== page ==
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Protect the skin from winter rigor: cosmetics and nutrition
Protect the skin from winter rigor: cosmetics and nutrition

Protect the skin from winter rigor: cosmetics and nutrition

Author:
Date: December 06, 2021

During the winter months, the skin tends to become drier and more cracked.

The cold air, the dry heat of the indoor environments, the low humidity levels and the harsh winter wind can in fact dehydrate the epidermis. This can leave the skin much less radiant than normal, not just the face but also the hands, feet and other areas exposed to the elements.

In this article, we're going to look at how to treat skin during the winter months to prevent it from becoming dry.

Symptoms of dry skin

Some of the more common signs and symptoms of dry skin include:

  • flaking or flaking;
  • redness;
  • rough texture;
  • itch;
  • irritated skin;
  • cracks and fissures.

The medical term for dry skin is xerosis. Symptoms can vary in severity and have a different manifestation depending on the affected area of ​​the body.

Specifically, we can examine some of the most frequent consequences of winter cold on certain areas of the body and, above all, we try to better understand how to prevent these manifestations while preserving the health and beauty of the skin.

Moisturize it after washing it

Every time you wash your face, hands or body, you attack the natural barrier of the skin, in particular, its oils. Since these oils help lock in moisture, it is vital to replace and regenerate them as needed. That's why it's important to use a moisturizer every time you wash your skin, especially in the winter.

It can be helpful to keep a good moisturizer near the bath or shower so that you have it on hand immediately after washing.

Use a sunscreen

Given the shorter winter days and less sunlight, it can be tempting to cut sunscreen out of your morning routine, but it's not the right choice. Even in winter, harmful UV rays can put stress on the skin's protective barrier, which is vital for maintaining skin health and hydration. The more hours of sun exposure, even simply for outdoor life, the more attention must be paid to the "protection from UV rays" factor. In particular, if the face remains exposed to the factors of time, and therefore also to UV rays, it is essential to continue to use a cream with adequate sun protection. Not only that: in these cases it is definitely recommended to also integrate vitamin D3.

Use a humidifier

Humidifiers help restore proper humidity in the air, which can be particularly useful when indoor heating indoors is increased in the winter months. Having adequate moisture in the air can help it act as a natural moisturizing agent which, in turn, can prevent and relieve skin dryness.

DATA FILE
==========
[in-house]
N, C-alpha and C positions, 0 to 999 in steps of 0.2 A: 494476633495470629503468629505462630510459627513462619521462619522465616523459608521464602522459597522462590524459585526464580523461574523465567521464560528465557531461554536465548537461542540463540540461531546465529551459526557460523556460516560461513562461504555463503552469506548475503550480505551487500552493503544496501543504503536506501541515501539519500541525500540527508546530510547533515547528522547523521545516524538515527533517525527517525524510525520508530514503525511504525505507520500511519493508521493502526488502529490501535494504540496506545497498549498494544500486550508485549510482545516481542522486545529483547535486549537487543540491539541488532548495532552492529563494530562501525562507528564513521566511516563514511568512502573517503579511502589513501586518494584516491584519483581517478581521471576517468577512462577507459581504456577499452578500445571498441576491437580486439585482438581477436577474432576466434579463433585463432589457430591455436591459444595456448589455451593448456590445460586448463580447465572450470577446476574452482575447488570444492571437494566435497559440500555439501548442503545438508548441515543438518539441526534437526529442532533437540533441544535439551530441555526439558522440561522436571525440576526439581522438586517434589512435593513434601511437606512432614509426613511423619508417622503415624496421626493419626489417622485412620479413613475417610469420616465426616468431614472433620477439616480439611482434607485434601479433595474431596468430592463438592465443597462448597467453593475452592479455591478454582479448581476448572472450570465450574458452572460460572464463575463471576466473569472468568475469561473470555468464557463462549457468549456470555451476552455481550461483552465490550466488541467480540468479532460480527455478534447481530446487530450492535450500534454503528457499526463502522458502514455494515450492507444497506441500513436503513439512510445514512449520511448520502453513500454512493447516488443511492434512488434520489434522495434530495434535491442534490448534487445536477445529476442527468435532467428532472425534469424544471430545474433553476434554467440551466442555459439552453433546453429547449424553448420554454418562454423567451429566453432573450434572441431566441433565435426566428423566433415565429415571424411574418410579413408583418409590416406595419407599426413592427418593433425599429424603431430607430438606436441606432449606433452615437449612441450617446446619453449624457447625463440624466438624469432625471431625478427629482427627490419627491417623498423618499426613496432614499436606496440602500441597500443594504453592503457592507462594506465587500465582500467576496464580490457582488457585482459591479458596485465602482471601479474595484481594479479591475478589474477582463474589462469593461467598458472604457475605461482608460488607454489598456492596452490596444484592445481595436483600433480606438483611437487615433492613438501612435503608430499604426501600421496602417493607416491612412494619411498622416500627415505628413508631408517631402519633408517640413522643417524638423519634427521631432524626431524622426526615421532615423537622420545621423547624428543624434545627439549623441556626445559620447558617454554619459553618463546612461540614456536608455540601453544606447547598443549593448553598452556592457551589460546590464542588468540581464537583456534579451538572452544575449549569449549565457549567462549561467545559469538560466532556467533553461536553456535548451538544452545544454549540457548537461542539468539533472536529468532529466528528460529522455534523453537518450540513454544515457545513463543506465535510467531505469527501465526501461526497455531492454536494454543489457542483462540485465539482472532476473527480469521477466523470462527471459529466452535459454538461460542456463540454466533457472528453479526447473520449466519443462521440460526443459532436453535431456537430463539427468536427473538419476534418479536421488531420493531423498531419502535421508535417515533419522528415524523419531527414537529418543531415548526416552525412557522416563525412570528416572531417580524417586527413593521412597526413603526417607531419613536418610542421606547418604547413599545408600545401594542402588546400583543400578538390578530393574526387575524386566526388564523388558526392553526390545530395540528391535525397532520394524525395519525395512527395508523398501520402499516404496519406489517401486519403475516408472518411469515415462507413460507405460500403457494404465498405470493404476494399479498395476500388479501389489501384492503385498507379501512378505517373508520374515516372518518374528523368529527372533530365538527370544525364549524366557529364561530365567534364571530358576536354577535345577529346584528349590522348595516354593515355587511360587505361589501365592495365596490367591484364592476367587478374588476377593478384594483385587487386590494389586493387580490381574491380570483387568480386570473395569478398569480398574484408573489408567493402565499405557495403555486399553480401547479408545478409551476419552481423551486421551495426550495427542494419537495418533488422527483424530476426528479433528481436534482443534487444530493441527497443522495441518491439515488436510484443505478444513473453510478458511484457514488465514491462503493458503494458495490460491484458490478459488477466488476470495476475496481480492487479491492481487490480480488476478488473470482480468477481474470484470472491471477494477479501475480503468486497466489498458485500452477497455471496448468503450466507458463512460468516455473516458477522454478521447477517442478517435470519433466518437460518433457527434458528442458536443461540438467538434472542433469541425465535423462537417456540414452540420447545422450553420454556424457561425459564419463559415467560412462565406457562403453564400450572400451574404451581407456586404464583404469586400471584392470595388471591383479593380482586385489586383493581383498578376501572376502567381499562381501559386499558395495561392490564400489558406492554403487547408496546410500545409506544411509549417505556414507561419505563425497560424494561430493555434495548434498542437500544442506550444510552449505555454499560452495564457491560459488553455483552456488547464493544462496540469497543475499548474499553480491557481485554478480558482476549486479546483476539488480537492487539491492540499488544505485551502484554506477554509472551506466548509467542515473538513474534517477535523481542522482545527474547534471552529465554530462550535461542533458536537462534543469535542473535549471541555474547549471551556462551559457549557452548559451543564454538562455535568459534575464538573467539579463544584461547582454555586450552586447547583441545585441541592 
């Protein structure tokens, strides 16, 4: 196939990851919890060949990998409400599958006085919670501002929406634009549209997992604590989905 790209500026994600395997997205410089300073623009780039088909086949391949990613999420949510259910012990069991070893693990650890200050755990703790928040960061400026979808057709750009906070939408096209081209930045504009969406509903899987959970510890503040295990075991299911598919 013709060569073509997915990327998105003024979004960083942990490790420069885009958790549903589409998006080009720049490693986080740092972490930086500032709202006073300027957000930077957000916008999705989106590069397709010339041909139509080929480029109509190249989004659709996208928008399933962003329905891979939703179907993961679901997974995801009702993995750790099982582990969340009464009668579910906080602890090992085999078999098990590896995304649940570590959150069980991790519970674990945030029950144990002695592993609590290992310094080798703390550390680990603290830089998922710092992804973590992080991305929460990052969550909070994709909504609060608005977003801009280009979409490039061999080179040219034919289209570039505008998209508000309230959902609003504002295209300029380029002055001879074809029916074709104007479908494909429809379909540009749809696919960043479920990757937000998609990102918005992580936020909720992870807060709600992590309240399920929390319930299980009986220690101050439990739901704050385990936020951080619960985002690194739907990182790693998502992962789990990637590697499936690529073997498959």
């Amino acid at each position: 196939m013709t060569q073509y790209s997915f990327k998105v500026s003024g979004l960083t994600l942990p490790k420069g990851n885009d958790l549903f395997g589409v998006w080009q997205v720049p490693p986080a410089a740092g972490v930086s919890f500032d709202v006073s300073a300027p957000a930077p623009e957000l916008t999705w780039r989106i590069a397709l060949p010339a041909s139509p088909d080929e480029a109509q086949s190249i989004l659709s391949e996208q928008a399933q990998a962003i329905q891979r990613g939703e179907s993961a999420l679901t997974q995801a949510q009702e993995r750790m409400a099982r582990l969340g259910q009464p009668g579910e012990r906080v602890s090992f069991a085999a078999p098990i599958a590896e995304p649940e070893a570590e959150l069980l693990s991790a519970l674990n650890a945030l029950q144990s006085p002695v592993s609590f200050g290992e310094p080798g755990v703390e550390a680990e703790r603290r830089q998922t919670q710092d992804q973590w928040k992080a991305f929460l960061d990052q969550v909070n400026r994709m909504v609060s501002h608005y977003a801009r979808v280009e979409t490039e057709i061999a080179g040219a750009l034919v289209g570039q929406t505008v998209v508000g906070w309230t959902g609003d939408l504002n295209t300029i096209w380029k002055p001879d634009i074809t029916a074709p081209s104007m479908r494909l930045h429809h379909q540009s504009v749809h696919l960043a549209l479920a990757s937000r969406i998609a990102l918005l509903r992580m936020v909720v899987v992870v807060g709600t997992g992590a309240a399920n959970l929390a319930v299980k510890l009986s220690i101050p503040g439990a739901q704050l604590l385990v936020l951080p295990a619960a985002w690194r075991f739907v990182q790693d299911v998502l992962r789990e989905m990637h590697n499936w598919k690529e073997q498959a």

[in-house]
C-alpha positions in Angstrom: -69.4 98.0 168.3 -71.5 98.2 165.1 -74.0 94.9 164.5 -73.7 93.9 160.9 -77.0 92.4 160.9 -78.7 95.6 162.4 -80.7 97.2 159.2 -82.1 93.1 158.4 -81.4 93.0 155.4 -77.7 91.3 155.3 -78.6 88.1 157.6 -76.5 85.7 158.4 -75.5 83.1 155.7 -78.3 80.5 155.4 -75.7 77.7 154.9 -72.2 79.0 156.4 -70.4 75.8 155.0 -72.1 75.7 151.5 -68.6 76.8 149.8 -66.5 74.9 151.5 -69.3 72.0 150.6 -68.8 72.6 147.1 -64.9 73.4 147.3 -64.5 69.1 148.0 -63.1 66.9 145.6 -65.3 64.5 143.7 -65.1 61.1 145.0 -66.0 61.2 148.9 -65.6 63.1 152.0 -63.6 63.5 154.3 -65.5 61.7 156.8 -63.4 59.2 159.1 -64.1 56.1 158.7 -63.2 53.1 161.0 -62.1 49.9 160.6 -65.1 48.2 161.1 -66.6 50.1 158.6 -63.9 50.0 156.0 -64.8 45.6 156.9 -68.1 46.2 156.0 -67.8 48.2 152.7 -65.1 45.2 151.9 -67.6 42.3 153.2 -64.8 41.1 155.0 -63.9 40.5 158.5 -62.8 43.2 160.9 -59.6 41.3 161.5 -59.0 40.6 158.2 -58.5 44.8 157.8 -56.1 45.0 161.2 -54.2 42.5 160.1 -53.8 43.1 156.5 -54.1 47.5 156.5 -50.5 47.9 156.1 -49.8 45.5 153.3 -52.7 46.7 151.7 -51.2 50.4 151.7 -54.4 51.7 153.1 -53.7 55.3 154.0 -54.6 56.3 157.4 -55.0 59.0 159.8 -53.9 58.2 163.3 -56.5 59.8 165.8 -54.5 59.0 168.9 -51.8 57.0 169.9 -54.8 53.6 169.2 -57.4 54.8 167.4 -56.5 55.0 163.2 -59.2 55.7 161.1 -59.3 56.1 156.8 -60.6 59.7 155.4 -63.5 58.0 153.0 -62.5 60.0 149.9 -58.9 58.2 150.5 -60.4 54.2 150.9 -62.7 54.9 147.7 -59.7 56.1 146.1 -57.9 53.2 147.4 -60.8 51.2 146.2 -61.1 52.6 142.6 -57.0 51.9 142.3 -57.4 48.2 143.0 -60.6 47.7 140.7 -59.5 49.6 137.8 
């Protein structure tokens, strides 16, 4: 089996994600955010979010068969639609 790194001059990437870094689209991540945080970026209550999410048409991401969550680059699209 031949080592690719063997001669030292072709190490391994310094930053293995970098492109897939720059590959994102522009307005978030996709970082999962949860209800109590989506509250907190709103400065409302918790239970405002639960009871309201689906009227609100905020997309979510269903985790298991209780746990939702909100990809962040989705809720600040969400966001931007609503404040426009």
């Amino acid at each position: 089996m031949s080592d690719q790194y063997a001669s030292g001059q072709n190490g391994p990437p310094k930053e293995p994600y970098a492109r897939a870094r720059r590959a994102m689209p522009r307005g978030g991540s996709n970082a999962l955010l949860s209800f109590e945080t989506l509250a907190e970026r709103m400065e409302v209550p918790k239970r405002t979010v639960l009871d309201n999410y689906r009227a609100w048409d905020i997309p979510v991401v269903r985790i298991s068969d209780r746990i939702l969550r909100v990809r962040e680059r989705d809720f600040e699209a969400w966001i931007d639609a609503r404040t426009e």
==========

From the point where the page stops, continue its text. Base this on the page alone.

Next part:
According to Harvard Health Publishing, a 60% humidifier setting in winter can replenish moisture in the top layer of the skin.

Don't go overboard with exfoliants

Exfoliation, which helps remove dead skin cells from the surface of the skin, can help keep skin smooth and velvety. However, it is possible to over-exfoliate the skin if you use a scrub too often or if you use the wrong products. If the skin appears dry or cracked, mild chemical exfoliants may be considered rather than a physical scrub. Harder scrubs with large particles may be more likely to break down the skin's moisturizing barrier and cause damage.

If the skin is cracked, rough, or irritated, it may be best to avoid exfoliation until the skin has healed.

What to eat

In order to protect ourselves from dry skin in the winter months, it may be useful to use some precautions even at the table.

First of all, drink a lot, at least 3-4 liters of water per day diluted during the day and, preferably, between meals.

We can then take advantage of some precious vitamins such as Vitamin C, which we can integrate if it is impossible to take the correct amount through the foods ingested, specifically, oranges or Kiwis. This vitamin has in fact a very powerful antioxidant effect that we can exploit to protect the skin by breaking down free radicals [8].

Vitamin A and beta carotenes are also a very strong protection for the skin. We can find them in pumpkin as well as in oranges and carrots. We can also integrate them separately, since it is really difficult to take the minimum quantity required through the diet alone. There is scientific evidence that retinol has an effect in slowing the aging processes of the skin or in treating dry or age-affected skin [9]. Further confirmation in the literature is needed but the premises are absolutely promising.

Other supplements that can help are Vitamin D and E. Especially the former should be integrated separately as it is not very present in the diet and the sun exposure is reduced in the winter months [10].

References

[1] https://www.sciencedirect.com/science/article/pii/S2405580819300688

[2] https://www.aad.org/public/everyday-care/skin-care-basics/dry/dermatologists-tips-relieve-dry-skin

[3] https://www.aad.org/public/diseases/az/dry-skin-overview

[4] https://www.bcm.edu/news/hot-showers-can-damage-skin-winter

[5] https://www.ncbi.nlm.nih.gov/pmc/articles/PMC2908954/

[6] https://www.ncbi.nlm.nih.gov/pmc/articles/PMC4885180/

[7] https://www.aad.org/public/everyday-care/sun-protection/sunscreen-patients/sunscreen-faqs

[8] https://pubmed.ncbi.nlm.nih.gov/12569111/

[9] https://www.ncbi.nlm.nih.gov/pmc/articles/PMC2699641/

[10] https://pubmed.ncbi.nlm.nih.gov/11684391/




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